Bob Fennis studies your unhealthy impulses
Why you can’t stop buying snacks
Are you easily swayed by that limited edition ice cream that your local supermarket just happens to have on sale? Or do you always end up buying a family-sized bag of crisps because it’s on offer this week and won’t be for much longer?
It’s possible you had a stressful childhood. Perhaps your family didn’t have much money; perhaps your parents went through a nasty divorce; or perhaps it was even worse, and you grew up with your parents fighting a lot, abuse, or other nastiness.
At any rate, it’s left you feeling like nothing in life is certain, and the future is anything but rosy. Whether you’re aware of it or not, whether your parents had the best intentions or not, that’s simply how it works. ‘That feeling’, says UG marketing researcher Bob Fennis, ‘impacts the rest of your life as well. It causes you to develop what’s known as a fast life history, which means you’re very susceptible to rewards and impulse buying. You want things right now, because you don’t know if they will still be there tomorrow.’
That means you’re extra susceptible to scarcity cues: signals telling you about the limited availability of a product, like that limited edition ice cream or those crisps that are on sale. During a study he recently wrote an article about for Food Quality and Preference, Fennis found out that the same principle applies to healthy products.
That’s where it gets interesting.
After all, nothing is more difficult than convincing people to be healthy. The government keeps trying, setting up countless campaigns, but to no avail. ‘Trying to get people to do a 180 on their lifestyle is extremely difficult. These campaigns pretty much all have a zero-percent success rate.’
These campaigns pretty much all have a zero-percent success rate
This makes sense once you realise that most of your decisions concerning food, purchases, and behaviour are unconscious. Smart marketing experts influence people by using a weakness they don’t even know they have. No government campaign can compete with that.
On top of that, people with a fast life history tend to be on the lower end of the socio-economic spectrum. This also happens to be a group that has a lower income and education, and suffers from an increased rate of obesity, diabetes, smoking issues, and cardiovascular disease.
‘You can tell these people they need to radically change their lives and eat broccoli instead of french fries or drink water instead of beer’, says Fennis, ‘but it simply isn’t going to happen. Theirs is a physiological make-up that doesn’t just change.’
It’s smarter to steer a different, more subtle course; one that doesn’t fight people’s impulses but uses them. It’s easier, cheaper, and has a greater chance of success. ‘Going with the flow just works better’, says Fennis. ‘Impulse buying doesn’t have to be unhealthy.’
He studied this by presenting approximately a hundred Zernike students with a choice. In the study, the students tried out grapes. ‘In half of the cases, we presented these grapes as though they were really cool’, says Fennis. ‘We said they belonged to a special kind that could only be harvested once in a while.’ The other half of the students were told the grapes were just regular old grapes.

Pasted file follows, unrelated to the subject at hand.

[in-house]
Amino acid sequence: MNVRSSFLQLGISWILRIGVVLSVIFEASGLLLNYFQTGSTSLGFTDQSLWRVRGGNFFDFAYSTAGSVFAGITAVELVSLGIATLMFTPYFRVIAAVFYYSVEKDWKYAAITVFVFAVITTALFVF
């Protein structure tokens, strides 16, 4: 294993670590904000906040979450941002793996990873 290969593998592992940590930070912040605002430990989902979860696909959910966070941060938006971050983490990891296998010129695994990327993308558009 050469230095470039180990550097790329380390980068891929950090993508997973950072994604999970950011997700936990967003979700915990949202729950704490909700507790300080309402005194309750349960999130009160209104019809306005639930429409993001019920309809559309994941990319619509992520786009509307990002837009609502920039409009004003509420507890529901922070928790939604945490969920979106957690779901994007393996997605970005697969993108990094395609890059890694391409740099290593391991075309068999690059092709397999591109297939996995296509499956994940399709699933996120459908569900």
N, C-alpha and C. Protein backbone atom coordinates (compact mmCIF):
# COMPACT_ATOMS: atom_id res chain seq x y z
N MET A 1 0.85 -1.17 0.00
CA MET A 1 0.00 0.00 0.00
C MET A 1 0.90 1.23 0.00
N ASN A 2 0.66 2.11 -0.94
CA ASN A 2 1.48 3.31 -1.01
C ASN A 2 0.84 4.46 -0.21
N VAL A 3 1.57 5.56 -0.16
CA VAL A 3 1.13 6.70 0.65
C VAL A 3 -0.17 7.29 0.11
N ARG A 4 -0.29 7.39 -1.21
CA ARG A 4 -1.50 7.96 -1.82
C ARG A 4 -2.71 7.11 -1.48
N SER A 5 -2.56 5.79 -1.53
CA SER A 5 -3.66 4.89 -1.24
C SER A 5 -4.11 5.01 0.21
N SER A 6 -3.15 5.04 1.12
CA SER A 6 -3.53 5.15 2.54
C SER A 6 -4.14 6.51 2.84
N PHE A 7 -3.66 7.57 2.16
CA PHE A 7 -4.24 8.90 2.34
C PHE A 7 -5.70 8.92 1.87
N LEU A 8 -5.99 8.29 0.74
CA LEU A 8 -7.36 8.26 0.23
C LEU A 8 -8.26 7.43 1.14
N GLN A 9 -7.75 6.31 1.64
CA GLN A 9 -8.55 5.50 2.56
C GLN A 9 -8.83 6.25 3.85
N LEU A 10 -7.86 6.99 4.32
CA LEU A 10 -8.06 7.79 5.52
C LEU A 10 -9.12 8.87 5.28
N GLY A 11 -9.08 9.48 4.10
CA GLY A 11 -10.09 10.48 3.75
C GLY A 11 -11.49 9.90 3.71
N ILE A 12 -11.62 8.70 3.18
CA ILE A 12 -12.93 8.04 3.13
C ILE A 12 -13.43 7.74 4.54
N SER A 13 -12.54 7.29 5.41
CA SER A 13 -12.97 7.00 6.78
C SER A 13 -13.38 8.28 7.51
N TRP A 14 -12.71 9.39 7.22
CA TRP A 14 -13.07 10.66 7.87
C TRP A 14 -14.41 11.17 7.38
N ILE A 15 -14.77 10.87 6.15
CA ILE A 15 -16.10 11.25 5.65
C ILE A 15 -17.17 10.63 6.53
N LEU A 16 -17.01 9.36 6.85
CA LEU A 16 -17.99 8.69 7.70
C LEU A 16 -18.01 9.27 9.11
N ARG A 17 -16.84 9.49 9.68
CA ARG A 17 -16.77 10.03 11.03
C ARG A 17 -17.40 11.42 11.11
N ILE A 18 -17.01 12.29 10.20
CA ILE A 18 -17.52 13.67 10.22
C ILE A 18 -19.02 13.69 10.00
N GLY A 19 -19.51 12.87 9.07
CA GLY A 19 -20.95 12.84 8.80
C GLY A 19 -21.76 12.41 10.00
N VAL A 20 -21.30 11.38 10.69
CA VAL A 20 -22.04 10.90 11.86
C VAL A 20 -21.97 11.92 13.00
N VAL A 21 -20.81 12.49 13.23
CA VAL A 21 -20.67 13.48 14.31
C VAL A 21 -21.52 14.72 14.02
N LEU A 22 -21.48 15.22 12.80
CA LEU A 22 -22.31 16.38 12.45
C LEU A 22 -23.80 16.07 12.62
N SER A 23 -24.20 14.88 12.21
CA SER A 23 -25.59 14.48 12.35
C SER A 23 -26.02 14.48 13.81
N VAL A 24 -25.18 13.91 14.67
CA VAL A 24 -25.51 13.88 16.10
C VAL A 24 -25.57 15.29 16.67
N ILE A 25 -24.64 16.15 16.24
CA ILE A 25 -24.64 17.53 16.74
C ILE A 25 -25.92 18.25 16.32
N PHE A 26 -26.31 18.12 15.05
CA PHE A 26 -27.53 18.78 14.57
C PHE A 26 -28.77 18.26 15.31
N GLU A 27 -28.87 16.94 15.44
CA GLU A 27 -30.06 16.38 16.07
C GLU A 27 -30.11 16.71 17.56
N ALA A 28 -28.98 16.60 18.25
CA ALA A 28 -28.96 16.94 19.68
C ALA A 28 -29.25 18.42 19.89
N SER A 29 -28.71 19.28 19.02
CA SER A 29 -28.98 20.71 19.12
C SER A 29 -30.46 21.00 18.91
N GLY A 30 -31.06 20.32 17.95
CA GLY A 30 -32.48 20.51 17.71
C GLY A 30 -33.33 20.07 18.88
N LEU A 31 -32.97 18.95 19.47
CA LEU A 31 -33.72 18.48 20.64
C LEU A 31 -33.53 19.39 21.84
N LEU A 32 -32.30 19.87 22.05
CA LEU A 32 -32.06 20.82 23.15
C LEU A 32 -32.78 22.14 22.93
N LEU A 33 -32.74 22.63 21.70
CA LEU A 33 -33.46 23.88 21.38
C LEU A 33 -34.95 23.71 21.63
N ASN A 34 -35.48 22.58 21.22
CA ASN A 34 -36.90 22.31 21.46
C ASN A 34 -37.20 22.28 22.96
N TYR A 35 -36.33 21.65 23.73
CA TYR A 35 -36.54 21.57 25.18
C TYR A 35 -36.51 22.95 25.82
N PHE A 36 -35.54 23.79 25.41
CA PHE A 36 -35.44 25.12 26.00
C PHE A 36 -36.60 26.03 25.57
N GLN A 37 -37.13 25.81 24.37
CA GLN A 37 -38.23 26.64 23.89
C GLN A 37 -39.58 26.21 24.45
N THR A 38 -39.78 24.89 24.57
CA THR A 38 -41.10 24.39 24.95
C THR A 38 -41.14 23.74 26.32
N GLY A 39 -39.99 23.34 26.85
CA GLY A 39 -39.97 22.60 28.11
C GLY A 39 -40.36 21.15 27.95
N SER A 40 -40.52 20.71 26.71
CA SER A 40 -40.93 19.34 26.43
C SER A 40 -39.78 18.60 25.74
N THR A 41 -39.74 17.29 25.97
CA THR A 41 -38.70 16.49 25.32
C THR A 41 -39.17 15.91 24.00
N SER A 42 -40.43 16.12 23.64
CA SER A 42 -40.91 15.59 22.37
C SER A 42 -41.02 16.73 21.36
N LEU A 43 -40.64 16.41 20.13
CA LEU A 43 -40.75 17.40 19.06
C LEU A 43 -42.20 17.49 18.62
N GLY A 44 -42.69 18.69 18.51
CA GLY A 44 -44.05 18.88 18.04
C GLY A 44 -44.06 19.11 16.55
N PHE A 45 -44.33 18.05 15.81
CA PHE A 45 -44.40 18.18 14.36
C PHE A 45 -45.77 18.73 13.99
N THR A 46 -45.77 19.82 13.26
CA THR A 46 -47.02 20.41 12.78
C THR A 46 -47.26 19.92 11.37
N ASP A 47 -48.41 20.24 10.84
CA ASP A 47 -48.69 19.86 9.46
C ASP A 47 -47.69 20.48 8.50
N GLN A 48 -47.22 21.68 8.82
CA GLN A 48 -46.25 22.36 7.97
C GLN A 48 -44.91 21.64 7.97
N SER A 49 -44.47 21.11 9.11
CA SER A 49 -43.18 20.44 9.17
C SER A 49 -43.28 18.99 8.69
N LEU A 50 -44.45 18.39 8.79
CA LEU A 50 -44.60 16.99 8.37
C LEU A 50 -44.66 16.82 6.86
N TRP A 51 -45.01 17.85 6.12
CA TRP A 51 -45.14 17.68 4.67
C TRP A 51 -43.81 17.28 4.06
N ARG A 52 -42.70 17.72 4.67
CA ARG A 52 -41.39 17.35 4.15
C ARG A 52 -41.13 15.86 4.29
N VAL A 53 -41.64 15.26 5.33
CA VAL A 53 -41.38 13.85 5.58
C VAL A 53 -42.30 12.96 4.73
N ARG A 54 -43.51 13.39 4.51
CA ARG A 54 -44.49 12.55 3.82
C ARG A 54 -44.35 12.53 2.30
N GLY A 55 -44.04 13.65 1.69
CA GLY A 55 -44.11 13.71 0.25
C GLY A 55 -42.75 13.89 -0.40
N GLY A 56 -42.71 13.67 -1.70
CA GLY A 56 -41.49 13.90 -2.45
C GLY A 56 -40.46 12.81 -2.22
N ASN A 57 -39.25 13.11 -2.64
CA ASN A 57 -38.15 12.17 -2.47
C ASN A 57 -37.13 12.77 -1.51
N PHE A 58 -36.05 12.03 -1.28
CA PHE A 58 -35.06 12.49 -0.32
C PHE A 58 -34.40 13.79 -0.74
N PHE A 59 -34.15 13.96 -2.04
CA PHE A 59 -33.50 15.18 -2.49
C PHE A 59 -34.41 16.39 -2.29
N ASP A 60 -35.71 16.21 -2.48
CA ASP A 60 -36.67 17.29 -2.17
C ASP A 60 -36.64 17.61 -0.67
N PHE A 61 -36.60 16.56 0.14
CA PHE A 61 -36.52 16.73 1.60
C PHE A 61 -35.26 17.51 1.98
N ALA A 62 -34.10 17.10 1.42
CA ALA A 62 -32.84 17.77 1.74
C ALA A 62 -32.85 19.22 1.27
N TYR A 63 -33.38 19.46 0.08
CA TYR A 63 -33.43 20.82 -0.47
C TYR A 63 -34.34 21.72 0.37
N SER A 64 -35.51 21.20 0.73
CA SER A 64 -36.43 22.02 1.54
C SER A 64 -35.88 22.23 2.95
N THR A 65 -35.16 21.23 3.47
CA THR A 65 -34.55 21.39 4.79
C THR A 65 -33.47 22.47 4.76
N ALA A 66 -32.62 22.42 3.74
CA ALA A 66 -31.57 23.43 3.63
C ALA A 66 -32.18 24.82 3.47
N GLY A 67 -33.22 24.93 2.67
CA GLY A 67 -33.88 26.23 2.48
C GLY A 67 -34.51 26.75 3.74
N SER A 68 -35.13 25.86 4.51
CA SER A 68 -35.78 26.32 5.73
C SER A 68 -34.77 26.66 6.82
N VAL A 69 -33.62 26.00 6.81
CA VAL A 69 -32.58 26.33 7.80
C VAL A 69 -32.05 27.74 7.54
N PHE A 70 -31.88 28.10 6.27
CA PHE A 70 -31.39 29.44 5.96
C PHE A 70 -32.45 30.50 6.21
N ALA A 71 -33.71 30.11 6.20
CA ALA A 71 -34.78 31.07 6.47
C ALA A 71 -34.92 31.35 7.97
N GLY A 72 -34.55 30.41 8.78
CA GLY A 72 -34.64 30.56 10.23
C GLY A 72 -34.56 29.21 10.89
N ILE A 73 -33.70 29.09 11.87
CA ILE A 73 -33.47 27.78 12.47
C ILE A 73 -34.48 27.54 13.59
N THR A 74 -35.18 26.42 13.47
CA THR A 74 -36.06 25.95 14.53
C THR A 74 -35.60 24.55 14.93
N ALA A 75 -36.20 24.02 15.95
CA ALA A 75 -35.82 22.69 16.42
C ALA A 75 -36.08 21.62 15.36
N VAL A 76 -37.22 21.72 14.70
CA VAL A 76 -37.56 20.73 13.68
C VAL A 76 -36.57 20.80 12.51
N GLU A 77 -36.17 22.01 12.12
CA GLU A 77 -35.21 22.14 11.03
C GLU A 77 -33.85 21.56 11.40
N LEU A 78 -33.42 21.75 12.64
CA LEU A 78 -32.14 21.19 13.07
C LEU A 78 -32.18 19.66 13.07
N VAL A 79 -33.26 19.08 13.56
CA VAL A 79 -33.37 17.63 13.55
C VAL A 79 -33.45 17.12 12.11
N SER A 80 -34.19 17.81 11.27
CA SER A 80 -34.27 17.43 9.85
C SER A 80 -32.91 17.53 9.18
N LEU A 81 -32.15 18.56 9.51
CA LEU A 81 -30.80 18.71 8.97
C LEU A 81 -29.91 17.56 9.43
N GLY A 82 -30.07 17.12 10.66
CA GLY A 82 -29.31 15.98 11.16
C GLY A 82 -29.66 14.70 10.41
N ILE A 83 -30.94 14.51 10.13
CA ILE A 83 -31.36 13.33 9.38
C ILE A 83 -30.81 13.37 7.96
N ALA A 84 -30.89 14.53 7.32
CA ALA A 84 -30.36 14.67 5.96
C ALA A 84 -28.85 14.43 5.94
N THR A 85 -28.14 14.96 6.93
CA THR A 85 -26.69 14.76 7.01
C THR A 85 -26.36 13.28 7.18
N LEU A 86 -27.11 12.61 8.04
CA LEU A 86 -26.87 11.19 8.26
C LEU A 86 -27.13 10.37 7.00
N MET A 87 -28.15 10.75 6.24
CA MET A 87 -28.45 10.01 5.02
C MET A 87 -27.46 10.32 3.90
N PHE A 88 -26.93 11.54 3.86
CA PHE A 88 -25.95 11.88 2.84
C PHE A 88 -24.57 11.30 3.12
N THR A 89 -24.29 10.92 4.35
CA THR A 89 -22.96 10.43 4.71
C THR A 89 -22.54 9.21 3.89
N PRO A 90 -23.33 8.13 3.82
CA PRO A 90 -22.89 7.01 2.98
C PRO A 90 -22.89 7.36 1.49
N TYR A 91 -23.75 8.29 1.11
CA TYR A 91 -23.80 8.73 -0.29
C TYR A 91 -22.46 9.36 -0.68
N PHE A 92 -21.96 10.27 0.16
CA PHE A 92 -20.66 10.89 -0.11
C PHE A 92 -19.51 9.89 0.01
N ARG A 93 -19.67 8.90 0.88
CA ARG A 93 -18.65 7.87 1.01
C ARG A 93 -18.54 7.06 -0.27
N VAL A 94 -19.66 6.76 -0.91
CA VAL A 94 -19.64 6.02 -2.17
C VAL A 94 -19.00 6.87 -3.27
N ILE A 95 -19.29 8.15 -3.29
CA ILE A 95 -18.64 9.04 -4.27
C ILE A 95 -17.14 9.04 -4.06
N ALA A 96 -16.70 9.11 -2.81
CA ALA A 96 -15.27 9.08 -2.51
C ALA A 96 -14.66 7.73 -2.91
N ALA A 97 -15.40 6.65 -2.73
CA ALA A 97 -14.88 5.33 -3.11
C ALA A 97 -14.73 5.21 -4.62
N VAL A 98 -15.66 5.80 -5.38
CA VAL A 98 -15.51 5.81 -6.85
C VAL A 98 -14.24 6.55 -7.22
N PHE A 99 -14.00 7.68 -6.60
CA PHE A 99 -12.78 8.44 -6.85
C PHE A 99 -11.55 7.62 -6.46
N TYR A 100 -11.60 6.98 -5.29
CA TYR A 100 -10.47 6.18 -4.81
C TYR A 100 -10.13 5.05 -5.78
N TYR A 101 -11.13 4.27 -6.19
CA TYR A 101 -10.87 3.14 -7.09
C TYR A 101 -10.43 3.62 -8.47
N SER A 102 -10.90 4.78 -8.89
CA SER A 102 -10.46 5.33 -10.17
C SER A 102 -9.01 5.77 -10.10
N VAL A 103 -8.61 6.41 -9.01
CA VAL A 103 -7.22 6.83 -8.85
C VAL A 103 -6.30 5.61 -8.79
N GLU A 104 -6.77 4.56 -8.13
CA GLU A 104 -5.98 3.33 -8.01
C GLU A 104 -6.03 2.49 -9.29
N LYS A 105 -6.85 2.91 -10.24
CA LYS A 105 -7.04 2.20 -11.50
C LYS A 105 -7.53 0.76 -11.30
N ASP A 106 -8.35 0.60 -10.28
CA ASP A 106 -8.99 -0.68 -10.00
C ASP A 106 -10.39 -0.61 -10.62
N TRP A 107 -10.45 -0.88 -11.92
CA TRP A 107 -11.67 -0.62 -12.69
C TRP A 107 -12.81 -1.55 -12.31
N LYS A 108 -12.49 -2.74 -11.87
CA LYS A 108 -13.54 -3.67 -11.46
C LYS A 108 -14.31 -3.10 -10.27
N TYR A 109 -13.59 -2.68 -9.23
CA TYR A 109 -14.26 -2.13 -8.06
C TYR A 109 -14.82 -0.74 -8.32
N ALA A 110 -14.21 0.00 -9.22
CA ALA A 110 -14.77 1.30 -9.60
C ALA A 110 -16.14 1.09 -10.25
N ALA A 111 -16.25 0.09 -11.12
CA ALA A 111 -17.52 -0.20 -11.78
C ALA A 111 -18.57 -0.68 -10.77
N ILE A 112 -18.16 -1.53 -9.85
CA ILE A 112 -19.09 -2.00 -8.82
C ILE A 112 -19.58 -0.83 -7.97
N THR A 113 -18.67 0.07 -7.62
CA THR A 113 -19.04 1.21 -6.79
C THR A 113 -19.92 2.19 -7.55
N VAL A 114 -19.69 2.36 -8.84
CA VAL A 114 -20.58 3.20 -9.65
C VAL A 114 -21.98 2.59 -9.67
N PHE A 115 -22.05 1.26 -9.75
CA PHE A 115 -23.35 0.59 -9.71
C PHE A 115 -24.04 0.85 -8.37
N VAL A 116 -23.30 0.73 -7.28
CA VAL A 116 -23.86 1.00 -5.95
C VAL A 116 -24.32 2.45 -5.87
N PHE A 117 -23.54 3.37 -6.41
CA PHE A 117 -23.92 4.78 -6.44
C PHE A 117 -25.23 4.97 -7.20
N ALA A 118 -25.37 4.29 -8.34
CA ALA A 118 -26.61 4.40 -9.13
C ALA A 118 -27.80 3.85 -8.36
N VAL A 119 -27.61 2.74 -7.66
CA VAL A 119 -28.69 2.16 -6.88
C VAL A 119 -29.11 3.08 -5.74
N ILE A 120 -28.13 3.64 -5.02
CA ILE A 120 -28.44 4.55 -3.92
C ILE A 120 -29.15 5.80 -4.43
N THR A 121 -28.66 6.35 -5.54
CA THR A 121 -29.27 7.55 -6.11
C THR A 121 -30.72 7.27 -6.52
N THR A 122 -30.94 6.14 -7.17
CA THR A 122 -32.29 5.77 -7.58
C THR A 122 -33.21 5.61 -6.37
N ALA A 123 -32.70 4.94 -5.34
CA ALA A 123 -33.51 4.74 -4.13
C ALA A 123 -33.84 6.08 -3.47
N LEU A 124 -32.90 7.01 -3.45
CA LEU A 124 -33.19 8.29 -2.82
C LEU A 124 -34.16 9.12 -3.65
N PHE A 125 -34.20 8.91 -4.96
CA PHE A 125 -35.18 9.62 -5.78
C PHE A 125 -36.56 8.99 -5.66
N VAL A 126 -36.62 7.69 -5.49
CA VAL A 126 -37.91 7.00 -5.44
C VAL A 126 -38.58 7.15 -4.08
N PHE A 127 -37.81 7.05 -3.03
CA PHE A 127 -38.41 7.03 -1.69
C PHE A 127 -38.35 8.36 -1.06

We said the grapes were really special
After the students tasted the grapes, they were presented with a questionnaire aimed at determining whether they had a fast life history – and whether they had the family life to match – or a slow life history, characteristic of people who had a quiet and balanced childhood. ‘People with a slow life history have opposite reactions’, says Fennis. ‘They’re not nearly as susceptible to impulse buys. They’re also more likely to buy things that are readily available. They take fewer risks.’
‘The “slow” people didn’t respond to the scarcity cue – the information that the grapes were special. But the “fast” people tended to eat more grapes if they’d been labelled as rare’, Fennis observed.
‘Fast’ and ‘slow’ are relative terms, obviously. There are so many different degrees between someone who spent their childhood in a war zone and someone who was raised in a mansion. But the differences were observable. Just like the effects. Fennis saw the same results in a larger online study distributed throughout Europe.
‘Of course, everyone is susceptible to a sale’, he acknowledges. ‘But think of it as tug-of-war: when someone with a slow life history strategy walks past a sale offer, the devil on their shoulder might win one out of five times. In people with a fast life history strategy, the devil wins four out of five times.’
These people love mayonnaise even more
That’s not moral weakness, nor a judgement. People usually don’t even buy things because of the supposed financial gains. ‘It’s just the way they make decisions.’ What’s more, says Fennis: ‘There are even signs that people with a fast life history strategy, who are more susceptible to rewards, react more strongly to sensory stimuli.’ What does the cheese look like? How fresh are the crisps? ‘Everyone loves mayonnaise’, he says. ‘But they love it even more.’
Fennis thinks the industry can use this by giving healthy alternatives a scarcer, exclusive image. He doesn’t expect the current, liberal government to do much about it. ‘Just look at how long it took before we got those deterring images on cigarette packs.’ But he thinks the information he learned has commercial value as well. ‘I think a food manufacturer like Unilever, which wants to be more sustainable and healthier anyway, could be convinced to do something like this.’
They could come up with exclusive diet products, flavoured water, and mini tomatoes in a fancy container. ‘No matter how you spin it, those are still chock full of antioxidants.’
Translation by Sarah van Steenderen